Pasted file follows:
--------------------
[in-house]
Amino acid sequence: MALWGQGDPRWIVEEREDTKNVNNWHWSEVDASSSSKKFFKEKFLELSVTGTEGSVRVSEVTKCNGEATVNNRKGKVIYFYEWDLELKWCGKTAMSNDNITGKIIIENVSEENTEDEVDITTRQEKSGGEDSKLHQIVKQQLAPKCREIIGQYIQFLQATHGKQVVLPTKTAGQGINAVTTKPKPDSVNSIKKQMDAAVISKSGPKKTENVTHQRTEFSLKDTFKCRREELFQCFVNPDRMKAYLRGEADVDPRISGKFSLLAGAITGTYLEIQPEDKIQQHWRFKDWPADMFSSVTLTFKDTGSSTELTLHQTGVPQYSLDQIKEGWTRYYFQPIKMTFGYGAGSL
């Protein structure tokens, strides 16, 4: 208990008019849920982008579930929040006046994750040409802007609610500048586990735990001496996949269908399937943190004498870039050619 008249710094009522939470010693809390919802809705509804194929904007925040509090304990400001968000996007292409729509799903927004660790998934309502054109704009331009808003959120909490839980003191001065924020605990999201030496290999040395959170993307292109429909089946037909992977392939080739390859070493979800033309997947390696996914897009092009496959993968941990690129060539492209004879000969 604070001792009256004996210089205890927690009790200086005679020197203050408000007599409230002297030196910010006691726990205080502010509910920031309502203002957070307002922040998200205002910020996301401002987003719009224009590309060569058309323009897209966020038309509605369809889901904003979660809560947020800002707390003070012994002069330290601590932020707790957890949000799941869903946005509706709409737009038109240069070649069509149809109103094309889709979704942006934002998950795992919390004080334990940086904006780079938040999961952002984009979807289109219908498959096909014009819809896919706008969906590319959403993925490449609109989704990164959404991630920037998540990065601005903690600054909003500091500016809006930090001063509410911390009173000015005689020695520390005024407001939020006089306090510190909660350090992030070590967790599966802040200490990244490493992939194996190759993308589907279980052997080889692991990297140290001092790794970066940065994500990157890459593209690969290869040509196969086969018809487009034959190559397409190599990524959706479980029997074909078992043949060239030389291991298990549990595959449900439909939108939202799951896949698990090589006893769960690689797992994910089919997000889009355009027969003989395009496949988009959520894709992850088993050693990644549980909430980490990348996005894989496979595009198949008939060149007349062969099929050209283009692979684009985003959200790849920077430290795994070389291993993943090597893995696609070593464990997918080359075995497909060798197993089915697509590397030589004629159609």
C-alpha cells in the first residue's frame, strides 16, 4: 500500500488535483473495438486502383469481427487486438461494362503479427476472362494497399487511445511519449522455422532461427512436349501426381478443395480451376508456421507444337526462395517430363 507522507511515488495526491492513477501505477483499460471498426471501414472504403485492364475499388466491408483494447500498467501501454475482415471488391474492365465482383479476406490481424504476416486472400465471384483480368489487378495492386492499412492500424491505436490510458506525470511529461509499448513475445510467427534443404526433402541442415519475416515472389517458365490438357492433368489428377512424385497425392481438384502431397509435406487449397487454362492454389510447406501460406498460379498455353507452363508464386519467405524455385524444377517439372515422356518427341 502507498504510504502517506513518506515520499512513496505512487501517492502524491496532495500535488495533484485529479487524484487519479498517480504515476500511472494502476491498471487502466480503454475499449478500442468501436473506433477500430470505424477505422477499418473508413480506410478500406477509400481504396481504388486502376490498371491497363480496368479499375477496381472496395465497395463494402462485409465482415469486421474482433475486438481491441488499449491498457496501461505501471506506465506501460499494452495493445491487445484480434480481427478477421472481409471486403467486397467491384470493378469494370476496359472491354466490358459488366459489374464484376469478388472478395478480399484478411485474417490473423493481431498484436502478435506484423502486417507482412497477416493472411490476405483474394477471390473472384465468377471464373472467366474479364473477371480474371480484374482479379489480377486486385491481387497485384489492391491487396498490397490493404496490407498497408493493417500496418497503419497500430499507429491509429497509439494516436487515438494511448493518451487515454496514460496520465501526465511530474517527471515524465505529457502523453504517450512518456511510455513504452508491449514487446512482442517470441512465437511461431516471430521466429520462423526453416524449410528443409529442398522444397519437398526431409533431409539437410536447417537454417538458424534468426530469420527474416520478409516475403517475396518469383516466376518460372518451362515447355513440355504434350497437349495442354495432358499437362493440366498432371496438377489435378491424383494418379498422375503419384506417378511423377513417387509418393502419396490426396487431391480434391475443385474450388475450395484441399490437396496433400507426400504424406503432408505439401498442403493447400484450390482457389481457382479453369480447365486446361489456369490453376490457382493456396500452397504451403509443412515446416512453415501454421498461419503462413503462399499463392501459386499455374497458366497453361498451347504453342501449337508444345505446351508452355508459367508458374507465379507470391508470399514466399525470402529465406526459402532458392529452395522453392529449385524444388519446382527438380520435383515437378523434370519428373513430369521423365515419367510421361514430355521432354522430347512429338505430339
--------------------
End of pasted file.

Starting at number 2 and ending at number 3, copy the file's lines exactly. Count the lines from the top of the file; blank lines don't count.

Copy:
Amino acid sequence: MALWGQGDPRWIVEEREDTKNVNNWHWSEVDASSSSKKFFKEKFLELSVTGTEGSVRVSEVTKCNGEATVNNRKGKVIYFYEWDLELKWCGKTAMSNDNITGKIIIENVSEENTEDEVDITTRQEKSGGEDSKLHQIVKQQLAPKCREIIGQYIQFLQATHGKQVVLPTKTAGQGINAVTTKPKPDSVNSIKKQMDAAVISKSGPKKTENVTHQRTEFSLKDTFKCRREELFQCFVNPDRMKAYLRGEADVDPRISGKFSLLAGAITGTYLEIQPEDKIQQHWRFKDWPADMFSSVTLTFKDTGSSTELTLHQTGVPQYSLDQIKEGWTRYYFQPIKMTFGYGAGSL
């Protein structure tokens, strides 16, 4: 208990008019849920982008579930929040006046994750040409802007609610500048586990735990001496996949269908399937943190004498870039050619 008249710094009522939470010693809390919802809705509804194929904007925040509090304990400001968000996007292409729509799903927004660790998934309502054109704009331009808003959120909490839980003191001065924020605990999201030496290999040395959170993307292109429909089946037909992977392939080739390859070493979800033309997947390696996914897009092009496959993968941990690129060539492209004879000969 604070001792009256004996210089205890927690009790200086005679020197203050408000007599409230002297030196910010006691726990205080502010509910920031309502203002957070307002922040998200205002910020996301401002987003719009224009590309060569058309323009897209966020038309509605369809889901904003979660809560947020800002707390003070012994002069330290601590932020707790957890949000799941869903946005509706709409737009038109240069070649069509149809109103094309889709979704942006934002998950795992919390004080334990940086904006780079938040999961952002984009979807289109219908498959096909014009819809896919706008969906590319959403993925490449609109989704990164959404991630920037998540990065601005903690600054909003500091500016809006930090001063509410911390009173000015005689020695520390005024407001939020006089306090510190909660350090992030070590967790599966802040200490990244490493992939194996190759993308589907279980052997080889692991990297140290001092790794970066940065994500990157890459593209690969290869040509196969086969018809487009034959190559397409190599990524959706479980029997074909078992043949060239030389291991298990549990595959449900439909939108939202799951896949698990090589006893769960690689797992994910089919997000889009355009027969003989395009496949988009959520894709992850088993050693990644549980909430980490990348996005894989496979595009198949008939060149007349062969099929050209283009692979684009985003959200790849920077430290795994070389291993993943090597893995696609070593464990997918080359075995497909060798197993089915697509590397030589004629159609």